RGV COVID-19: Valley Counties Restrict Halloween Activities Due To Virus Risk
Wednesday, October 21
Over 63,200 cases of COVID-19 and at least 3,200 virus-related deaths have been confirmed across the Rio Grande Valley's four counties.
Positive tests reported in the Rio Grande Valley amount to about 7.5% percent of Texas' total confirmed case count, which currently stands at 838,809 cases.
Officials across the Rio Grande Valley are adding restrictions to Halloween events like door-to-door trick-or-treating.
In Willacy County, orders by County Judge Aurelio Guerra prohibit crowded costume parties, indoor haunted houses, and attending festivals outside the community.
Guerra's orders allow for low-risk Halloween activities like virtual costume contests, and scavenger hunt-style searches for candy with members of the household.
Violations could lead to fines of up to 500 dollars. The order is in place from October 23 through November 2.
In Hidalgo County, Judge Richard F. Cortez amended safety orders to include "city-sanctioned drive-by celebrations such as trunk or treat."
Hidalgo & Cameron Counties
On Wednesday, Hidalgo County reported 172 new COVID-19 cases, including 19 cases among youth 0 to 19 years old. Many cases continue to be found among Hidalgo County residents in their 20s or 30s.
The county announced seven virus-related deaths on Wednesday. The youngest fatality of the group was a male in his 40s from Mission. Five of the reported deaths were over the age of 60. The death of a female from McAllen in her 50s was also reported.
The number of known cases has reached 34,515 in-county. According to Hidalgo County officials, there are now 1,906 confirmed COVID-19 related deaths.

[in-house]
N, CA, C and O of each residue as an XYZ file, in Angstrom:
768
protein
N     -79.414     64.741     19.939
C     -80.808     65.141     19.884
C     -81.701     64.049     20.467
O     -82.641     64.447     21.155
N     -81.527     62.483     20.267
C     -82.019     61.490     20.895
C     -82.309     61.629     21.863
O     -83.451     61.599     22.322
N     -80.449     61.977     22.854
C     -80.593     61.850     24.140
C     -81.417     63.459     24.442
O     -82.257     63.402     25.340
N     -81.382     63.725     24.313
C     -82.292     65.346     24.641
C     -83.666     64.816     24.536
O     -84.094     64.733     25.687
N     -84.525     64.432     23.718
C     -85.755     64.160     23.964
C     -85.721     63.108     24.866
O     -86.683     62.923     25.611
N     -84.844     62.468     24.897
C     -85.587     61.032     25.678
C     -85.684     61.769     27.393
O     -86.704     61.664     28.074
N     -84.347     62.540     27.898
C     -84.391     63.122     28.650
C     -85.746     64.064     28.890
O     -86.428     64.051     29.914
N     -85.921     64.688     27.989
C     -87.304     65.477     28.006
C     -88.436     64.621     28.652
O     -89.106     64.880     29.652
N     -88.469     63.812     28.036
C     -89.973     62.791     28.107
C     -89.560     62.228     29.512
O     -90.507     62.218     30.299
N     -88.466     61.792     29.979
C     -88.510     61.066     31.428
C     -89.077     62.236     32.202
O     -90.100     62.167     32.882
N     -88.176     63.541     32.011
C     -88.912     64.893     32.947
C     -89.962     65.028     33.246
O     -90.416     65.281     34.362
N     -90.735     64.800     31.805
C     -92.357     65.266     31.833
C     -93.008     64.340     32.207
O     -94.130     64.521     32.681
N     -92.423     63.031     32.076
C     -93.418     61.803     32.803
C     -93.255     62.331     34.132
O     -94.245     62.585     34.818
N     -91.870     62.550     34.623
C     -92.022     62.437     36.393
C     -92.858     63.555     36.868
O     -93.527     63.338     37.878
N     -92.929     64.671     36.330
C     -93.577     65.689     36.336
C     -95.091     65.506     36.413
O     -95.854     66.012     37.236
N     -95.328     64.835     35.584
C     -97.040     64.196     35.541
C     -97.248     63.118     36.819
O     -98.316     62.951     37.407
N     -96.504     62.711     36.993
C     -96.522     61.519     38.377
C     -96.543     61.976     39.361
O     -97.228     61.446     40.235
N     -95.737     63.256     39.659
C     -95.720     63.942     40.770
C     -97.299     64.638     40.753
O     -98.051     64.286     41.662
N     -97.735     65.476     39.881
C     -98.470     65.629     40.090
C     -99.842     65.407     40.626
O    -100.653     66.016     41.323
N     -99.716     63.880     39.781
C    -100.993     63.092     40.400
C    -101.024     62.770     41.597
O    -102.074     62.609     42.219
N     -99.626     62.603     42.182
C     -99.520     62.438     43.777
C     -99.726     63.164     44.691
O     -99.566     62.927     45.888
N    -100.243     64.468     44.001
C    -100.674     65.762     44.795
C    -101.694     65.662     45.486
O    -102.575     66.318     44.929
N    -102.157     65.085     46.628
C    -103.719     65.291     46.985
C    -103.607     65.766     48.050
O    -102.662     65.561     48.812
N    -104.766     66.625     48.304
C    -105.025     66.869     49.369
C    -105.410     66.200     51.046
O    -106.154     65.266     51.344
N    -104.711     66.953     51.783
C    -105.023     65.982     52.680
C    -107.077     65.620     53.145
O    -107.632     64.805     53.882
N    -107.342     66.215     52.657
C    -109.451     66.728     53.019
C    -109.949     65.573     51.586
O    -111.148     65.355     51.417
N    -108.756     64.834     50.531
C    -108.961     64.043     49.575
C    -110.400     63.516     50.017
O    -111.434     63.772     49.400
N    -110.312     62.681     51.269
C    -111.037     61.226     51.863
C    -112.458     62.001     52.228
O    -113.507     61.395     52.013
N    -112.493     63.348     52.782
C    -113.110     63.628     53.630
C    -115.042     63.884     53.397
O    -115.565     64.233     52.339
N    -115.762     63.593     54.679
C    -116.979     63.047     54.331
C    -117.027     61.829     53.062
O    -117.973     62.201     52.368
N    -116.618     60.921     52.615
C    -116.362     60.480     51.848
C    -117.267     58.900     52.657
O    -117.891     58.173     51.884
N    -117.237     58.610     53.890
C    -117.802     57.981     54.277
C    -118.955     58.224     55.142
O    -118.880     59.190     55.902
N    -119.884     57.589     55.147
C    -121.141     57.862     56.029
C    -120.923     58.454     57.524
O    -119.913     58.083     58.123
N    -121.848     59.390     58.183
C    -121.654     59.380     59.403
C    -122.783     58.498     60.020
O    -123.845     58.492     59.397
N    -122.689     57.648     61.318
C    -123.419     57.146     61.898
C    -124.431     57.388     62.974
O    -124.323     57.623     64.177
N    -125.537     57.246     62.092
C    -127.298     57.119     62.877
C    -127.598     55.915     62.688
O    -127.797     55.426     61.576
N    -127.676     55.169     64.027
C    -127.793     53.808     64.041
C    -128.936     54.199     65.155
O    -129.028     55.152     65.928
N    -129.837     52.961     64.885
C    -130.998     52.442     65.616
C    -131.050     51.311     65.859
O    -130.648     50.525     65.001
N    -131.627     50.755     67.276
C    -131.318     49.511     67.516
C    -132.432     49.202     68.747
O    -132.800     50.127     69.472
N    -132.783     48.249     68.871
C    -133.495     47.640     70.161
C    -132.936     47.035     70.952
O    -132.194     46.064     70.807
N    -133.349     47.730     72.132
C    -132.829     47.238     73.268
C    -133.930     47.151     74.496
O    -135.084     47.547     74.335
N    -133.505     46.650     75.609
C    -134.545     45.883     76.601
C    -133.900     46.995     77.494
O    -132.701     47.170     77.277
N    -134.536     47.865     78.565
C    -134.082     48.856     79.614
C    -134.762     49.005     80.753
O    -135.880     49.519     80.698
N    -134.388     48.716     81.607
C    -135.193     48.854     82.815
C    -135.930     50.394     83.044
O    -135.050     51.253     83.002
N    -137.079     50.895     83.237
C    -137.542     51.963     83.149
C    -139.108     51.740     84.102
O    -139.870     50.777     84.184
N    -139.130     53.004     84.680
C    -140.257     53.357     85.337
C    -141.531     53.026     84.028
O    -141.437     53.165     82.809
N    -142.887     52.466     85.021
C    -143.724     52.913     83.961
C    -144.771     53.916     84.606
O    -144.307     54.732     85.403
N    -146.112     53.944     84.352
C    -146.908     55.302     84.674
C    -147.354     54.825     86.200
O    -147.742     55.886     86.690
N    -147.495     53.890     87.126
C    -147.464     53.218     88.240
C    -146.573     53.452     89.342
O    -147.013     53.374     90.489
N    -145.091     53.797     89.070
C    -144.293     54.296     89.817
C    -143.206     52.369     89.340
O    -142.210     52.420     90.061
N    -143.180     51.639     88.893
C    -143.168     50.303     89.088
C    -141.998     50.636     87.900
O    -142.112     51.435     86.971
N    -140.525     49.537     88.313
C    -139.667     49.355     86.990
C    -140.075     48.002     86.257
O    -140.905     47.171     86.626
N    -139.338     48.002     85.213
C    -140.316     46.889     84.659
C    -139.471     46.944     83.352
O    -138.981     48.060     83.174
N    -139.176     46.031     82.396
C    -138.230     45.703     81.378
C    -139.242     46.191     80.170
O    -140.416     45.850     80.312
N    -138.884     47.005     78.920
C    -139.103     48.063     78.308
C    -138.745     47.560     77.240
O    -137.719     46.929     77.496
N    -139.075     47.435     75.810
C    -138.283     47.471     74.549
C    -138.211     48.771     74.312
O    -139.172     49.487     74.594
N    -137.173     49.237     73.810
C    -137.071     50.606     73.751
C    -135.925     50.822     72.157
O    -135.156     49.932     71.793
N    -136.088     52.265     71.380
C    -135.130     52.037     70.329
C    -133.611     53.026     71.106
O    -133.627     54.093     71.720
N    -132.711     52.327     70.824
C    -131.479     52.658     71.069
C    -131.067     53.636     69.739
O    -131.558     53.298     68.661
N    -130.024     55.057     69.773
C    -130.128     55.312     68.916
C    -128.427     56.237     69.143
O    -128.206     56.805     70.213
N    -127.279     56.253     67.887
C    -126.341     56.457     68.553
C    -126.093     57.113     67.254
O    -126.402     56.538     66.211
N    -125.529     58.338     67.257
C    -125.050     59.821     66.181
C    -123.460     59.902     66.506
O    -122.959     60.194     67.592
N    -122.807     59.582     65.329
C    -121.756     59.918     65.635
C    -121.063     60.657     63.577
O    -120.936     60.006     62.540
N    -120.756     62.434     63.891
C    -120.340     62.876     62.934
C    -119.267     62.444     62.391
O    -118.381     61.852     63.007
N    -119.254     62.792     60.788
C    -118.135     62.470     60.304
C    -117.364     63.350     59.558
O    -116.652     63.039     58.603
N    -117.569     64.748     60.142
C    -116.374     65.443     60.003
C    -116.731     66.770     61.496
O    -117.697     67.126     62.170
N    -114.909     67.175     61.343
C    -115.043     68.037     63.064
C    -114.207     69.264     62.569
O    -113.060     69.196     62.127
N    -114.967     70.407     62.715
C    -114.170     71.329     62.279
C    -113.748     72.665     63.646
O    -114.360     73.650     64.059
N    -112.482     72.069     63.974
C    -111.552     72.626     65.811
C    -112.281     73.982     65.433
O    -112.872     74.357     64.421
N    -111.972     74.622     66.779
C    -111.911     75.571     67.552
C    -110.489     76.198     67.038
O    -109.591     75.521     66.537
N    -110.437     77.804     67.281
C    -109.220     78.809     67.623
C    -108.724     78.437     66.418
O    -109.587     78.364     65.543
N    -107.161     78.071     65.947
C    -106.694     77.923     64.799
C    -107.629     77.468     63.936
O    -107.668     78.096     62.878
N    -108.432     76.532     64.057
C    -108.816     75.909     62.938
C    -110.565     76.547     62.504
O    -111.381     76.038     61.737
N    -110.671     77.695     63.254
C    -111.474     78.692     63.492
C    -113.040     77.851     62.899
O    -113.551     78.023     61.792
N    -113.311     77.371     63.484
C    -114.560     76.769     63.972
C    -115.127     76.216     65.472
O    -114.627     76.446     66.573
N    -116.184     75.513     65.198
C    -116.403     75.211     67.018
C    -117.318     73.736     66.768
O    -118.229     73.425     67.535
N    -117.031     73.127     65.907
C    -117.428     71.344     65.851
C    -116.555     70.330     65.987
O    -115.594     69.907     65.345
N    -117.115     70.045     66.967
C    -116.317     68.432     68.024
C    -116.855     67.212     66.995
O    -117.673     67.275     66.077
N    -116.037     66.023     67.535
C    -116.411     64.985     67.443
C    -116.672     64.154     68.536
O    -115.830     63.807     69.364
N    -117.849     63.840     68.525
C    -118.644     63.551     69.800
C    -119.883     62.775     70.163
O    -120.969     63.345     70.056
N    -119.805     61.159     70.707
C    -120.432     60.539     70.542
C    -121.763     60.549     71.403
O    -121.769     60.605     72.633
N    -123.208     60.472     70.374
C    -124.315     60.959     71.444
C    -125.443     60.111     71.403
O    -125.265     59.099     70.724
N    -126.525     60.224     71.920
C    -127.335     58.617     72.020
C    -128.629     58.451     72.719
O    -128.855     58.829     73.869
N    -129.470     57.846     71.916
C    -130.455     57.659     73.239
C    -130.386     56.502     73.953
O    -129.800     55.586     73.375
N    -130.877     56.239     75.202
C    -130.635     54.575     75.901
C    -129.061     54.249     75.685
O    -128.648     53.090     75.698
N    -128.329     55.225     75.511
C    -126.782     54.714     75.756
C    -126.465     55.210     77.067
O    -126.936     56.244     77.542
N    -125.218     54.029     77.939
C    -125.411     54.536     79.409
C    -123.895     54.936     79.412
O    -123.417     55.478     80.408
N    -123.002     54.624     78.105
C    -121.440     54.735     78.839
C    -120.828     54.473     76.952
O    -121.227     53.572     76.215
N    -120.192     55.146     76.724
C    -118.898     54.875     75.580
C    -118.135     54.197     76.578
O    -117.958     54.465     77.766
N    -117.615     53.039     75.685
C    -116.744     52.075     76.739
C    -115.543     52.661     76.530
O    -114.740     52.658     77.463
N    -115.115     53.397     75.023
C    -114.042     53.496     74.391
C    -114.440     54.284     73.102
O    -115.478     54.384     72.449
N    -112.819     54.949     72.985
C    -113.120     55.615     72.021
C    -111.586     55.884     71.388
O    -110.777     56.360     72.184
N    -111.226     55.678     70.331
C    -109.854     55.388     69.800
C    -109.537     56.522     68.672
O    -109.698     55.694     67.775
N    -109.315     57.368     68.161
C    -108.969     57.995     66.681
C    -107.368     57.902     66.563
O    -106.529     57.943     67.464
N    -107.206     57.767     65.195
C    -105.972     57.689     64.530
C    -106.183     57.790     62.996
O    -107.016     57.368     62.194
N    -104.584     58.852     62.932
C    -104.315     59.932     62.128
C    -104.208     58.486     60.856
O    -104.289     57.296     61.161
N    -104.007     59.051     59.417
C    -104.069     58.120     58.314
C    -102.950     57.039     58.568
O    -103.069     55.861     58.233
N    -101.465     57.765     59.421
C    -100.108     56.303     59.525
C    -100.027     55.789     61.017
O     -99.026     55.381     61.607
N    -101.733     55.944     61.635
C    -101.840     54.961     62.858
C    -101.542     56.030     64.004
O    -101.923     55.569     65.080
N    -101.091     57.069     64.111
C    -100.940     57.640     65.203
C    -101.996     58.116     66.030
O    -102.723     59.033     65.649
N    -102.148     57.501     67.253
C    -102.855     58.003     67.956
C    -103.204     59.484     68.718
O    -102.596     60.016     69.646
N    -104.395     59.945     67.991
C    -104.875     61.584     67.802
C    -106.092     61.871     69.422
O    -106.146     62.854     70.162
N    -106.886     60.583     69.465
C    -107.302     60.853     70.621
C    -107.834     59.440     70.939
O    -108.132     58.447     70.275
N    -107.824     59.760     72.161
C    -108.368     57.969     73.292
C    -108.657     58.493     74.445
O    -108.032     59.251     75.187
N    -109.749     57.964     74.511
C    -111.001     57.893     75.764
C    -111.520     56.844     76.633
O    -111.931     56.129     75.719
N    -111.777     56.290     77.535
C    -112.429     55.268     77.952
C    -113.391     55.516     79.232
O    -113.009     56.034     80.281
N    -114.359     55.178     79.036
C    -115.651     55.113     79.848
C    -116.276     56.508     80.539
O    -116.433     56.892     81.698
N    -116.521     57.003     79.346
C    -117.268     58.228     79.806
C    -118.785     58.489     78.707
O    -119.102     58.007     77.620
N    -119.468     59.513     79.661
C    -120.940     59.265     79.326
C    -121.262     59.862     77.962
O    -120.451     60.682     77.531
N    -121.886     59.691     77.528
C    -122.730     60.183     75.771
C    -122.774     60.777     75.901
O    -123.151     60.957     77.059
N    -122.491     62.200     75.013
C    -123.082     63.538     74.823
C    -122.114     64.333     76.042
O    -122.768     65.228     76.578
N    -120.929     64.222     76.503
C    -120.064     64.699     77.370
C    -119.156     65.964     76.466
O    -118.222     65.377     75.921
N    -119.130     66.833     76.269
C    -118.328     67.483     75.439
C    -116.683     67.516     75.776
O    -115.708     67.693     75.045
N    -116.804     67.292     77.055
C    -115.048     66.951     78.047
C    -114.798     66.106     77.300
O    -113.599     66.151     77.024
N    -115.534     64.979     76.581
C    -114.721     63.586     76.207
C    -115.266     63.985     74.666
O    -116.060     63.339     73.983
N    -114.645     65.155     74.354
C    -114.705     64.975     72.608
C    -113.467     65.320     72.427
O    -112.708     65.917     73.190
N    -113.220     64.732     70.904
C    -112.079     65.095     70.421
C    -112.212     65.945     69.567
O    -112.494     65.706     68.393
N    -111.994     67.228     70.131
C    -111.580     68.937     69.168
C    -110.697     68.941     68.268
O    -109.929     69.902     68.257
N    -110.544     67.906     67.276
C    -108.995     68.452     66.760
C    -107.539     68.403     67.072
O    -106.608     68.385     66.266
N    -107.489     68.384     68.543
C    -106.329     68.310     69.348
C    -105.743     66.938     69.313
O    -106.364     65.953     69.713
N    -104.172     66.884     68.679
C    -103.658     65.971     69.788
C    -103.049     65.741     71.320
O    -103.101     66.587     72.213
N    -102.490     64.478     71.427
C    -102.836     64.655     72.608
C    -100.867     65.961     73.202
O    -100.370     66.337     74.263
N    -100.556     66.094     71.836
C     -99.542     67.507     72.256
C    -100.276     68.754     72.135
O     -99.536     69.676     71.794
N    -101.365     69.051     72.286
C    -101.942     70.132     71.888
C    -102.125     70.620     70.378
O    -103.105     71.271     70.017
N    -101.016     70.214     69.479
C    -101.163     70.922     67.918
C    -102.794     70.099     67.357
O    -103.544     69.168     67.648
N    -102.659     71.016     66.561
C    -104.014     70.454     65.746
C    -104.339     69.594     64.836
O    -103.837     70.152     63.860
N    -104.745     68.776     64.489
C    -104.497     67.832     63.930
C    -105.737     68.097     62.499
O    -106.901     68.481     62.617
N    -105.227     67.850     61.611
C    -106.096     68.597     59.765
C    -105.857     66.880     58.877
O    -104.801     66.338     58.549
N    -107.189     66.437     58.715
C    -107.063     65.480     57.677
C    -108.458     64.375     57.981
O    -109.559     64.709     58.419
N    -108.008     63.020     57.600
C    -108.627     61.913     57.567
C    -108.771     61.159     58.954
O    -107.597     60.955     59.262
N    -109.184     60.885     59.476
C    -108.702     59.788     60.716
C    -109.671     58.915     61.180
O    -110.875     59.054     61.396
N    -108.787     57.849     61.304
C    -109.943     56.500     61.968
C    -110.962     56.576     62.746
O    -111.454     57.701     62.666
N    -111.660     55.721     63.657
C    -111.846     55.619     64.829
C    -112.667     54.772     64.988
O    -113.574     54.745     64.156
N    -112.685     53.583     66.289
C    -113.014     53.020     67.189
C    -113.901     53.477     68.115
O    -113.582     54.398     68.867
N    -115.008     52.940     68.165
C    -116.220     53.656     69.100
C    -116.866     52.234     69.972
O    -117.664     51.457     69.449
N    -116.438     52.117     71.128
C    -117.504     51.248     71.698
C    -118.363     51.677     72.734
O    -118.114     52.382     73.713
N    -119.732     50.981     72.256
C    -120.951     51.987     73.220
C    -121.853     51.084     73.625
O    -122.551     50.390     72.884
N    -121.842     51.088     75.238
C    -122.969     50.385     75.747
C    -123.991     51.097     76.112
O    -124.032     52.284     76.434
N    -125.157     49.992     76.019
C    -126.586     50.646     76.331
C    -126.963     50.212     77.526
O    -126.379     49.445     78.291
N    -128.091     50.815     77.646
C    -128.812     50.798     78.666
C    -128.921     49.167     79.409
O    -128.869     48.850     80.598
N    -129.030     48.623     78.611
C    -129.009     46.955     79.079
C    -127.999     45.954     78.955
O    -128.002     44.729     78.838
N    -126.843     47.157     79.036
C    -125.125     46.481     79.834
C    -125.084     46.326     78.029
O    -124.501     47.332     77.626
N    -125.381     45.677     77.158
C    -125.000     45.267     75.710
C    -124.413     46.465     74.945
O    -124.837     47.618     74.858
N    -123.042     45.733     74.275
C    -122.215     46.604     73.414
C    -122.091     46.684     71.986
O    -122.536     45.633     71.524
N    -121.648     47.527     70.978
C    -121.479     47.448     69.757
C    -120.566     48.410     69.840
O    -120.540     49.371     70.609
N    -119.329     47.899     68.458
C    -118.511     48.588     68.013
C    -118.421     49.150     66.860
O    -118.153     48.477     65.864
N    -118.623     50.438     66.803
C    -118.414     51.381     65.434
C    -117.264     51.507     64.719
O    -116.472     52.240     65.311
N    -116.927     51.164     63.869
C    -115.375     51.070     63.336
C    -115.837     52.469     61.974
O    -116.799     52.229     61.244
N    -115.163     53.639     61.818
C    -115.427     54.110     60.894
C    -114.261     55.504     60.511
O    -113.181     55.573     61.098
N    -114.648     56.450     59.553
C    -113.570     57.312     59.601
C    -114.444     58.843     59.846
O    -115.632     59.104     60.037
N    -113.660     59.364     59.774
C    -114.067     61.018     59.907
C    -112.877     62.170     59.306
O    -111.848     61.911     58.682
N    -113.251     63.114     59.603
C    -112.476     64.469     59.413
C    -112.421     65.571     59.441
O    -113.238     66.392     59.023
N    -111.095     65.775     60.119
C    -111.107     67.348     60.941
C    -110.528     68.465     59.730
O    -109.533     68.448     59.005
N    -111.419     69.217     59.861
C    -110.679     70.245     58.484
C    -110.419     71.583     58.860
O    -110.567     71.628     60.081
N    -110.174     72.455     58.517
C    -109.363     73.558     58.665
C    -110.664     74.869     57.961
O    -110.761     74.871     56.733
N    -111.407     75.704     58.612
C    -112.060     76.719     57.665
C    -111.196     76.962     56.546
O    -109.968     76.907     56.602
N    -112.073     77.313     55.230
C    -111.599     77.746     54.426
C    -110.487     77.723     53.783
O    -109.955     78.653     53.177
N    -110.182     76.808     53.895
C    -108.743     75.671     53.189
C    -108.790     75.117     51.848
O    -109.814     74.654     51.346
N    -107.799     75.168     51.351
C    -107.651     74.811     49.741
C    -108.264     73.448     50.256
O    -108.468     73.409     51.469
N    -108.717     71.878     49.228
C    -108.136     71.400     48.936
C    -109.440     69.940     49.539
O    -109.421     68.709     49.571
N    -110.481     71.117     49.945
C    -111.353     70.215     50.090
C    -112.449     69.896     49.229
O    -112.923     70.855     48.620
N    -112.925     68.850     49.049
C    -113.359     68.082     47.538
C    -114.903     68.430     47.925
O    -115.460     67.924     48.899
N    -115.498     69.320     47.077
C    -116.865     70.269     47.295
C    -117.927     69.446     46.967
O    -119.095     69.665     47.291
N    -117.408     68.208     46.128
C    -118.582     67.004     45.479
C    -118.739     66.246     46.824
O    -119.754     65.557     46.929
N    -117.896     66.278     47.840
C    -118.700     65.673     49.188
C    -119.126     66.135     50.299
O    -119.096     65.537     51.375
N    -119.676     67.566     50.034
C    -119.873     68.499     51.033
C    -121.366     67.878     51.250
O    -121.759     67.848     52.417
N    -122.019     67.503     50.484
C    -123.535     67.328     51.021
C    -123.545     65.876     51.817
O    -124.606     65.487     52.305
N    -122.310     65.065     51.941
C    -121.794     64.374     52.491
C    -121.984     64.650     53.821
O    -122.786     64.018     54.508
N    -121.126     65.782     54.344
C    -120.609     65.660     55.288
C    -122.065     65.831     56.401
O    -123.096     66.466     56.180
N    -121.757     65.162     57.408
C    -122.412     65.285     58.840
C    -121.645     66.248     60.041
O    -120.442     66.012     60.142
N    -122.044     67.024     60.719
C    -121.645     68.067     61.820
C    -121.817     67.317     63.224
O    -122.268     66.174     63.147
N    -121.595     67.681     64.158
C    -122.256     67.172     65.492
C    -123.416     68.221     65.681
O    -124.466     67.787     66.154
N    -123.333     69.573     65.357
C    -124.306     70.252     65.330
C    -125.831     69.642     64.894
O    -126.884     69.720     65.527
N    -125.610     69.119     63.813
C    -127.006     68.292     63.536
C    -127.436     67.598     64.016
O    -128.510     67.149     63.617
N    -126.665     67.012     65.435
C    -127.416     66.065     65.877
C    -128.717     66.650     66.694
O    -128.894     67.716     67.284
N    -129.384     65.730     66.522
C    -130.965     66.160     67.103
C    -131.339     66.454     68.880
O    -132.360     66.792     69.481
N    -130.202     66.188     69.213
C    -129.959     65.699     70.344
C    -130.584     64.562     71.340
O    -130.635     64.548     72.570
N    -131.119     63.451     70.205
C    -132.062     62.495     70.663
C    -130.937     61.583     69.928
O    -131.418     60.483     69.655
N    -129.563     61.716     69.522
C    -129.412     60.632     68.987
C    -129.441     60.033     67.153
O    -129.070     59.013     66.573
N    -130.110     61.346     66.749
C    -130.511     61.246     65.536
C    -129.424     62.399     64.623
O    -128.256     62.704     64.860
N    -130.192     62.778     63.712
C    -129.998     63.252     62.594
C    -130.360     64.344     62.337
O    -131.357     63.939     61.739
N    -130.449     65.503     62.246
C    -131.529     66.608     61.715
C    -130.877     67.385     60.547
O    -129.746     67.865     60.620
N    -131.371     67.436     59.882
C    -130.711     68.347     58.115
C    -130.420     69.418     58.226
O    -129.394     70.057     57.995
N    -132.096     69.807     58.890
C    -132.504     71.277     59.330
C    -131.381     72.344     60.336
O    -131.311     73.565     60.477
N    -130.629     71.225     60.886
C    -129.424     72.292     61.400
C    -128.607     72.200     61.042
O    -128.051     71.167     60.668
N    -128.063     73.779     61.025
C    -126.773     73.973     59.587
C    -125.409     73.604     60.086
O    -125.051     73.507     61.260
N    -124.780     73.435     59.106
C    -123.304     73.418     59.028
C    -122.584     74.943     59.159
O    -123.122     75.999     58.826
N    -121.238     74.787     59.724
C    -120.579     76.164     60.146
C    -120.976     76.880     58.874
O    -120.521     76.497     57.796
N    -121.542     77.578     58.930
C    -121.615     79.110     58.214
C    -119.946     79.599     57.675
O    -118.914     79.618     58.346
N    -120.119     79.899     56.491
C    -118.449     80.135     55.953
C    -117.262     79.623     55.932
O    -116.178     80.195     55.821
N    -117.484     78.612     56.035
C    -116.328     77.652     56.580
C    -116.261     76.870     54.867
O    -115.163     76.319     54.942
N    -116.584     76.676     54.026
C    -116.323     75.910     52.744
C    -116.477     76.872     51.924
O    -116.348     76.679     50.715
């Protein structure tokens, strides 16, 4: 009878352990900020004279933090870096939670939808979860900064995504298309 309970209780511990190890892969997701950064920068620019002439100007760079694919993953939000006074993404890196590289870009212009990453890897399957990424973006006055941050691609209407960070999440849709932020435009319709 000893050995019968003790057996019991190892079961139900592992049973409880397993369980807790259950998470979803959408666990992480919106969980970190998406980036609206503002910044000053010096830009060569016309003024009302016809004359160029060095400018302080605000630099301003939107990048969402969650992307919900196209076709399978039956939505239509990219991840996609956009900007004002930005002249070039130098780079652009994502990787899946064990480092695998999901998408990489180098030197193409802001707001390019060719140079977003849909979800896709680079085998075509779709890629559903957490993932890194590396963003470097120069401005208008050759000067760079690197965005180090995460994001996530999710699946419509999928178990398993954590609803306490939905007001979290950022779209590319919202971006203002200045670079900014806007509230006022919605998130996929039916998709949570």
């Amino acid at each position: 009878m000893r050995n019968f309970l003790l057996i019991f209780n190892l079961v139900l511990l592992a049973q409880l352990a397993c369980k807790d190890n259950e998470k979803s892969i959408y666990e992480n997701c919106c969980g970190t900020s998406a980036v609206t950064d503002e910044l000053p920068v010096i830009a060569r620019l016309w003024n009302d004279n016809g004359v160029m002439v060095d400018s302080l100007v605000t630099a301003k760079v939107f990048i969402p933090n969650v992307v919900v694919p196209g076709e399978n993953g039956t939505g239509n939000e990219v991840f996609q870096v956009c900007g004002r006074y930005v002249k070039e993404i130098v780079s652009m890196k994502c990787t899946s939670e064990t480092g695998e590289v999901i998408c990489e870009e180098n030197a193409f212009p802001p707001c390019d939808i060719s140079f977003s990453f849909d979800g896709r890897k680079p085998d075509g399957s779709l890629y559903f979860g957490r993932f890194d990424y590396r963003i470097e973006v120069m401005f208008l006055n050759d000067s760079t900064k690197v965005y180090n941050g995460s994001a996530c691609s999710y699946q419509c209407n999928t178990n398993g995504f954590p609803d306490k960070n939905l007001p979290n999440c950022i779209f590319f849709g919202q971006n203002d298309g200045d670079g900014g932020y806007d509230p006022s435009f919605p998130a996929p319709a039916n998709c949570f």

The number of active COVID-19 cases in the community is up to 2,473 compared to 2,348 reported two weeks earlier on Oct. 6.
On Oct. 3, Hidalgo County announced that County Judge Richard F. Cortez has decided to "not immediately reopen" bars.
After local hospitalizations rates recently improved, Hidalgo County received the green light from the State of Texas to increase capacity in businesses from 50 percent to 75 percent. Judge Cortez "decided to wait" until the effects of expanded reopening efforts can be assessed in the community.
“We continue to see double-digit increases in our daily death count and triple-digit increases in new positive cases,” Judge Cortez said. “We must bring these numbers down.”
At least 30,136 residents who previously tested positive for COVID-19 have been released from isolation by the county after being "symptom-free" for 10 days including three days without a fever.
There are now 176 people hospitalized for COVID-19 in the county, including 74 in intensive care units.
During COVID-19's peak in the region, many hospitals in the Rio Grande Valley were at or near capacity. In some instances, patients were flown outside of the region for treatment to cities like San Antonio.
On Sept. 25, Hidalgo County issued two local orders in response to COVID-19, which both took effect on Sept. 28. County Judge Cortez's latest order dropped the daily curfew but kept guidance on facial coverings and restrictions on gatherings up to 50 percent.